It could be well-observed that COVID-19 has exacerbated the US-China strategic competition for global political influence. In many ways, today’s situation is similar to the “heyday” of the Cold War, albeit this time between the US and its allies on the one side, and China, on the other. In other words, we are witnessing today the battle between the two narratives: the Chinese model of authoritarian state capitalism and the Western model of a free market economy with both of them attempting to sway the rest of the world to its side. Extensive visits undertaken by Chinese Foreign Minister Wang Yi and US Secretary of State Mike Pompeo to many capitals of the world over the past period served precisely to this purpose. In this connection, it is important to stress that although Joe Biden’s election last November signifies the abandoning of Trump’s isolationism and return of America to the world stage, which in itself is a welcome development, one should expect the continuity of the current administration’s policy on China. After all, it was the only issue in which President Trump received bipartisan support.
It remains to be seen how other countries would react to the US-China rift once the pandemic period is over. Although the strategic competition between the two powers is akin in many aspects to the Cold War era, it should be emphasized here that the present geopolitical structure of the world is not marked by a clear divide unlike the confrontation between the US and Soviet camps. As the United States and China are both important partners for the majority of countries around the world, they would not wish to take sides in the dispute between the two great powers. Therefore, the post-COVID-19 world order would likely represent the realities of today’s complex world and would not mark the complete breakaway from the current order existing among nations.
Tugsbilguun Tumurkhuleg is a Mongolian diplomat, who served as Director-General of the Department of Neighboring Countries at the Ministry of Foreign Affairs and later as Ambassador of his country to Thailand and Permanent Representative to the United Nations Economic and Social Commission for Asia and the Pacific (ESCAP). He received his Master of Arts (International Relations) degree with honors from the Australian National University and BA in International Affairs degree from the National University of Mongolia. The views expressed in this article are his own and do not reflect the position of the Mongolian government.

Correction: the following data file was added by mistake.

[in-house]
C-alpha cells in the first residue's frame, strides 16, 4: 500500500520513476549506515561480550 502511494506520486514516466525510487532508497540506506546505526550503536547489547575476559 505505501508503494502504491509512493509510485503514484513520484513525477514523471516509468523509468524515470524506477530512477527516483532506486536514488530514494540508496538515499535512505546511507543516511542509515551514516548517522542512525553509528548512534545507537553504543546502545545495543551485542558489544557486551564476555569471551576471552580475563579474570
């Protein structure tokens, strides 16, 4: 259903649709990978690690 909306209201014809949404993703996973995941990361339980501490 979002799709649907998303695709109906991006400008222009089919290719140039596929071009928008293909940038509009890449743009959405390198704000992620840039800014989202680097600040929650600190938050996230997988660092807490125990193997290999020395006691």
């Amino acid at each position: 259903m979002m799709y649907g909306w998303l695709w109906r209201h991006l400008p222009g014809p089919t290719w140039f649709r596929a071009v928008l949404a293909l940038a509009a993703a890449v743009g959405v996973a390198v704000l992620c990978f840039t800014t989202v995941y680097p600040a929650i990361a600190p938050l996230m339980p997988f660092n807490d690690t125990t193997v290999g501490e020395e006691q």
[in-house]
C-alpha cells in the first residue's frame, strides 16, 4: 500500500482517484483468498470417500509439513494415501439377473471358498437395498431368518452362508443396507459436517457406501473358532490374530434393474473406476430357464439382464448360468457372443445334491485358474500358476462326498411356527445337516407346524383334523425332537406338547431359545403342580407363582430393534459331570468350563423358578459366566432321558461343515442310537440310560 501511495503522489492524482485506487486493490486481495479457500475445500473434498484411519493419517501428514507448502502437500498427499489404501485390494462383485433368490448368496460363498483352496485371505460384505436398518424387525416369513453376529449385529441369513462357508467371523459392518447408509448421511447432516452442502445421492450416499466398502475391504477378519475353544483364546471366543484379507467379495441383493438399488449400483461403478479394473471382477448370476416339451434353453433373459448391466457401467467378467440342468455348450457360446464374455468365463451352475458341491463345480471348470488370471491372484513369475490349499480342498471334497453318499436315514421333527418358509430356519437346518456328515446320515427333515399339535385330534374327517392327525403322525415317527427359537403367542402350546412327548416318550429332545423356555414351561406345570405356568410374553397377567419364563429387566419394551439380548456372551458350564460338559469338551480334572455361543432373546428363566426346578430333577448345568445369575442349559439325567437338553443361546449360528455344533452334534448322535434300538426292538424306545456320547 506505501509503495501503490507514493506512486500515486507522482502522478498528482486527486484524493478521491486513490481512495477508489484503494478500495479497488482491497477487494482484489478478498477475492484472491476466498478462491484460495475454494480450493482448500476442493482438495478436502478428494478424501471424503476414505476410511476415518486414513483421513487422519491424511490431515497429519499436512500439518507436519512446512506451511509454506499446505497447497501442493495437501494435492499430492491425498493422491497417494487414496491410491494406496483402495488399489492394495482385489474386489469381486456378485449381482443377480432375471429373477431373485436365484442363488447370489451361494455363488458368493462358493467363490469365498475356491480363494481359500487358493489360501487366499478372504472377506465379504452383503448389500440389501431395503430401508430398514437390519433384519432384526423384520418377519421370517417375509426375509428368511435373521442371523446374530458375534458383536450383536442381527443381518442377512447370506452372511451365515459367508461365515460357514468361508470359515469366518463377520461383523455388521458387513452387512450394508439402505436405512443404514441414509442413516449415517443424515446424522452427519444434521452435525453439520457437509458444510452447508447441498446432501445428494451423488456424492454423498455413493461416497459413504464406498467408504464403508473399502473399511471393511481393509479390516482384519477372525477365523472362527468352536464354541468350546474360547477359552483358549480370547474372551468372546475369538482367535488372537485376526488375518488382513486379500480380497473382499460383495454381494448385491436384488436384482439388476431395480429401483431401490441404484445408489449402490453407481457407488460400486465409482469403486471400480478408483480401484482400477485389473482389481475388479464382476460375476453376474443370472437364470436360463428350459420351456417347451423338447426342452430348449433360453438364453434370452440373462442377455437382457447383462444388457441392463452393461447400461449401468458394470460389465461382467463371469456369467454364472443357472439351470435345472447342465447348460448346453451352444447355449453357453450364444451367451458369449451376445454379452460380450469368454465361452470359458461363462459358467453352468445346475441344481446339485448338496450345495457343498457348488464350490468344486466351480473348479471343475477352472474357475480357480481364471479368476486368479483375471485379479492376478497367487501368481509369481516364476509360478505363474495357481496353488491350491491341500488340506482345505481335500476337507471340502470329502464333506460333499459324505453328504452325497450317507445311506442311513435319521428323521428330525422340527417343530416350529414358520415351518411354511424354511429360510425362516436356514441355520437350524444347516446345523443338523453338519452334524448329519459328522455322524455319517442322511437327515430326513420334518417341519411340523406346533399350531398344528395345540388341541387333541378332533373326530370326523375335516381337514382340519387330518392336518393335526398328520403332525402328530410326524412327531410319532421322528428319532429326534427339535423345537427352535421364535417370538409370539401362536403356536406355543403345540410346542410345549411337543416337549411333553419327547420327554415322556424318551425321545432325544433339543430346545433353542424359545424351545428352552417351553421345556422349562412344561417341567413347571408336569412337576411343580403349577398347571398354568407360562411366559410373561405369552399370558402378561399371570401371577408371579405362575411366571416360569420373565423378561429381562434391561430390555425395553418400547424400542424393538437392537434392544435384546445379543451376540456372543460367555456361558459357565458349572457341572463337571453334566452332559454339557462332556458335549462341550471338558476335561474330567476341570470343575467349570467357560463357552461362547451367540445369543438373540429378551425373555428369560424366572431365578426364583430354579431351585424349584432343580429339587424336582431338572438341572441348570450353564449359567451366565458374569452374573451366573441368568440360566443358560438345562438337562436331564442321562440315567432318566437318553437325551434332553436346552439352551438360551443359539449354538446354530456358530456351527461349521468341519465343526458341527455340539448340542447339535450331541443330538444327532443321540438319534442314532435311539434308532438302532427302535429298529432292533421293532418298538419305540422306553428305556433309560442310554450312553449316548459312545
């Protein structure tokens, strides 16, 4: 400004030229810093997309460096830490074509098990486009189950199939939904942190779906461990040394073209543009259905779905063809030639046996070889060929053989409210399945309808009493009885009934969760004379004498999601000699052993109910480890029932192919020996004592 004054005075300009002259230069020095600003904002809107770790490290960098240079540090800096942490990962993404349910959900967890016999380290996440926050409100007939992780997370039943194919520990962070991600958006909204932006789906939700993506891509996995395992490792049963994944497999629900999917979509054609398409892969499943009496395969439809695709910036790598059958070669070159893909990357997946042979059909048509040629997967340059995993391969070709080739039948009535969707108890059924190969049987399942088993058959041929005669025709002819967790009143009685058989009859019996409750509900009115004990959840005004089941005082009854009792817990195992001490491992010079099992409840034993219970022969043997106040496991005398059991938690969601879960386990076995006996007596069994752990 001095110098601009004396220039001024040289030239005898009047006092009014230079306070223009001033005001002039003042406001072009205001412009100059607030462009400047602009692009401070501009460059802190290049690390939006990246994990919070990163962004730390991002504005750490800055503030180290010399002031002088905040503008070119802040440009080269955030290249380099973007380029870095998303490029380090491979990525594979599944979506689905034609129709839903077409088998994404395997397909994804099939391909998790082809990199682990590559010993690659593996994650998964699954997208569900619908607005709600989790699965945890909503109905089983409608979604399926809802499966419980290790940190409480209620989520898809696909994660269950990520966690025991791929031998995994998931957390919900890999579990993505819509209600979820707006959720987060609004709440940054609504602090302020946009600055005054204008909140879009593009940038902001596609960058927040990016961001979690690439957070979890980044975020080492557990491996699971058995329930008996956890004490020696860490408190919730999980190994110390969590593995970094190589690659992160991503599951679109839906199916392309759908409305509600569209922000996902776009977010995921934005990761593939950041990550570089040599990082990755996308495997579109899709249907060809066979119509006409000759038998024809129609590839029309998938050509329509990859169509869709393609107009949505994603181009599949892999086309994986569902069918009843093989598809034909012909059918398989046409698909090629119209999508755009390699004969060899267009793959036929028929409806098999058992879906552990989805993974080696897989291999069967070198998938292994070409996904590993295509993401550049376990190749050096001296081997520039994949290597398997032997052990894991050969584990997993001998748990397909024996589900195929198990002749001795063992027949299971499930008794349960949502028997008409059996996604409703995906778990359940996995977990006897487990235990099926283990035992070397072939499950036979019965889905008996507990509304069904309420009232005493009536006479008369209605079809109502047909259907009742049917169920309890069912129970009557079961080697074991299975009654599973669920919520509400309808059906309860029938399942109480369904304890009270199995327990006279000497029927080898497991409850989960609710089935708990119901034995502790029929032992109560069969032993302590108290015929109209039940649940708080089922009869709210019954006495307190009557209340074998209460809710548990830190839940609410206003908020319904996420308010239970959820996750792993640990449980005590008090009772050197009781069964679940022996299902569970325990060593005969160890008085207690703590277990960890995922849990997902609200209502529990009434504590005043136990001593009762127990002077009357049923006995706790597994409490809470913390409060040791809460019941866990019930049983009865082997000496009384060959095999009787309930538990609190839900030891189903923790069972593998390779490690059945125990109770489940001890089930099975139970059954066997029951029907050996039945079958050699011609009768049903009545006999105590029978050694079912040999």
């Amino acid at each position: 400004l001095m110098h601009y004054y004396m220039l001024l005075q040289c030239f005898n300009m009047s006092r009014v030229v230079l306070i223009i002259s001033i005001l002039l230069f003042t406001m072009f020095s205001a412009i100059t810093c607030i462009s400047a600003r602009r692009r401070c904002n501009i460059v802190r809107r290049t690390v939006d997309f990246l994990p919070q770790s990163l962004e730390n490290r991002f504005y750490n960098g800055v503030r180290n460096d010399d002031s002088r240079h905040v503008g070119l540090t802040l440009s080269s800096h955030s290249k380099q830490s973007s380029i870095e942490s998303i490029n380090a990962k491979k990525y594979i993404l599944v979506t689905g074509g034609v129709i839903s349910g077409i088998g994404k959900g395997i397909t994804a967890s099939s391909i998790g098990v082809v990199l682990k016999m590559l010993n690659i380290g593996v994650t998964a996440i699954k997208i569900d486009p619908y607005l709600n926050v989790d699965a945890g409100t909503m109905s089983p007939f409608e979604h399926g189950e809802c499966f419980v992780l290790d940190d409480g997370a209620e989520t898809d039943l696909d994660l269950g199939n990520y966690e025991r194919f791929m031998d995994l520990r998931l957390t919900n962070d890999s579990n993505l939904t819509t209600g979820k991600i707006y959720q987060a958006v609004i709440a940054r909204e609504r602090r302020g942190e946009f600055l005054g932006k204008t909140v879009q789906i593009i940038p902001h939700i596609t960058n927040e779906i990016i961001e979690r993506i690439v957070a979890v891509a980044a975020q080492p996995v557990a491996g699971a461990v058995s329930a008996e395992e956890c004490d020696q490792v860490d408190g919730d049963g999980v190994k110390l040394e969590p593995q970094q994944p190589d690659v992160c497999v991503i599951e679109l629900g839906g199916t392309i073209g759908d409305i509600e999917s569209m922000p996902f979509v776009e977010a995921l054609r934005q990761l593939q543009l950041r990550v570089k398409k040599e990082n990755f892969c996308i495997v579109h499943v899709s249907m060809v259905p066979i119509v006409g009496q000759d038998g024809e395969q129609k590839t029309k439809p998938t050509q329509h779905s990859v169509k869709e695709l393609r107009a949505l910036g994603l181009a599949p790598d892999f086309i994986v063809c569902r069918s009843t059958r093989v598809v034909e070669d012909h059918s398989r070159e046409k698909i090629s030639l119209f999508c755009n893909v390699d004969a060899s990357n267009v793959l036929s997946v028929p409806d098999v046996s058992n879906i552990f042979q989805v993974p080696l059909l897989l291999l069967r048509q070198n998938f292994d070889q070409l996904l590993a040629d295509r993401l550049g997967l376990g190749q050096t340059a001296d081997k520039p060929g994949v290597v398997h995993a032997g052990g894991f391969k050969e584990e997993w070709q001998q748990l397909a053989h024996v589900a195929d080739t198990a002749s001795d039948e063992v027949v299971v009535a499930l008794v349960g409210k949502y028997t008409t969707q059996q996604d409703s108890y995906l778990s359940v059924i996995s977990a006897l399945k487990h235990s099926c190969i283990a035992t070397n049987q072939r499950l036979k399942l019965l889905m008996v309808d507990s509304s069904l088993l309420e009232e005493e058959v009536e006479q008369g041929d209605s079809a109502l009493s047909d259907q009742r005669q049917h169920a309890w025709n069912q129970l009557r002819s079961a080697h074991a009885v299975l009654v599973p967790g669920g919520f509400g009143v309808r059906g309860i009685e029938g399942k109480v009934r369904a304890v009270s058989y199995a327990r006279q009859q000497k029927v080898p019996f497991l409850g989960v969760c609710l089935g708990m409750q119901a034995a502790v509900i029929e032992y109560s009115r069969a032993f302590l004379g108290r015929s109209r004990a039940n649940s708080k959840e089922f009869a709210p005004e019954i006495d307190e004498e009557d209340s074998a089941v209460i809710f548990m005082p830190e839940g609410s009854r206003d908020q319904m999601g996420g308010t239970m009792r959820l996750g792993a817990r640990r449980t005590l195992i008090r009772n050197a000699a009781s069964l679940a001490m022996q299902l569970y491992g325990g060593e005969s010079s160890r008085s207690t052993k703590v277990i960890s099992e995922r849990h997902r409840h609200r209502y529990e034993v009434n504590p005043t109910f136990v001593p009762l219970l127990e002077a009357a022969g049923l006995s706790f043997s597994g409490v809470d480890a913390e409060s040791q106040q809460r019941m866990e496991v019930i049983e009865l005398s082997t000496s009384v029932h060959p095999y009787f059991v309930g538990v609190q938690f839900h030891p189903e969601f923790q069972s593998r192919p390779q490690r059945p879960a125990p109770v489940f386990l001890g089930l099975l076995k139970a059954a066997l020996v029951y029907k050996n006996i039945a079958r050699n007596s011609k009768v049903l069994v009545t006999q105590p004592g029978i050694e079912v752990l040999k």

World Economic Outlook, October 2020, International Monetary Fund, https://www.imf.org/en/Publications/WEO/Issues/2020/09/30/world-economic-outlook-october-2020#Full%20Report%20and%20Executive%20Summary
Henry Kissinger, The Coronavirus Pandemic Will Forever Alter the World Order, The Wall Street Journal, April 3, 2020, <https://www.wsj.com/articles/the-coronavirus-pandemic-will-forever-alter-the-world-order-11585953005>
Joseph S. Nye, Jr. on the Geopolitical Impact of COVID-19, Morality and the US Presidency, and Soft Power in Foreign Policy, Harvard.edu, <https://www.hks.harvard.edu/centers/mrcbg/programs/growthpolicy/joseph-s-nye-jr-geopolitical-impact-covid-19-morality-and-us>
Thitinan Pongsudhirak, Geopolitical Outcomes Beyond Covid-19, Bangkok Post, May 15, 2020
China to be the only economy with positive growth in 2020, says IMF report; CGTN, <https://news.cgtn.com/news/2020-10-13/World-GDP-to-drop-4-4-in-2020-IMF--UyNuoUIFlC/index.html>
Kishore Mahbubani: COVID-19 ‘enhanced China’s position in the world order’, Deutsche Welle, <https://www.dw.com/en/kishore-mahbubani-covid-19-enhanced-chinas-position-in-the-world-order/a-53290579
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 Henry Kissinger, The Coronavirus Pandemic Will Forever Alter the World Order, The Wall Street Journal, April 3, 2020, <https://www.wsj.com/articles/the-coronavirus-pandemic-will-forever-alter-the-world-order-11585953005>
 Joseph S. Nye, Jr. on the Geopolitical Impact of COVID-19, Morality and the US Presidency, and Soft Power in Foreign Policy, Harvard.edu, <https://www.hks.harvard.edu/centers/mrcbg/programs/growthpolicy/joseph-s-nye-jr-geopolitical-impact-covid-19-morality-and-us>
 Thitinan Pongsudhirak, Geopolitical Outcomes Beyond Covid-19, Bangkok Post, May 15, 2020
 China to be the only economy with positive growth in 2020, says IMF report; CGTN, <https://news.cgtn.com/news/2020-10-13/World-GDP-to-drop-4-4-in-2020-IMF--UyNuoUIFlC/index.html>
 Kishore Mahbubani: COVID-19 ‘enhanced China’s position in the world order’, Deutsche Welle, <https://www.dw.com/en/kishore-mahbubani-covid-19-enhanced-chinas-position-in-the-world-order/a-53290579>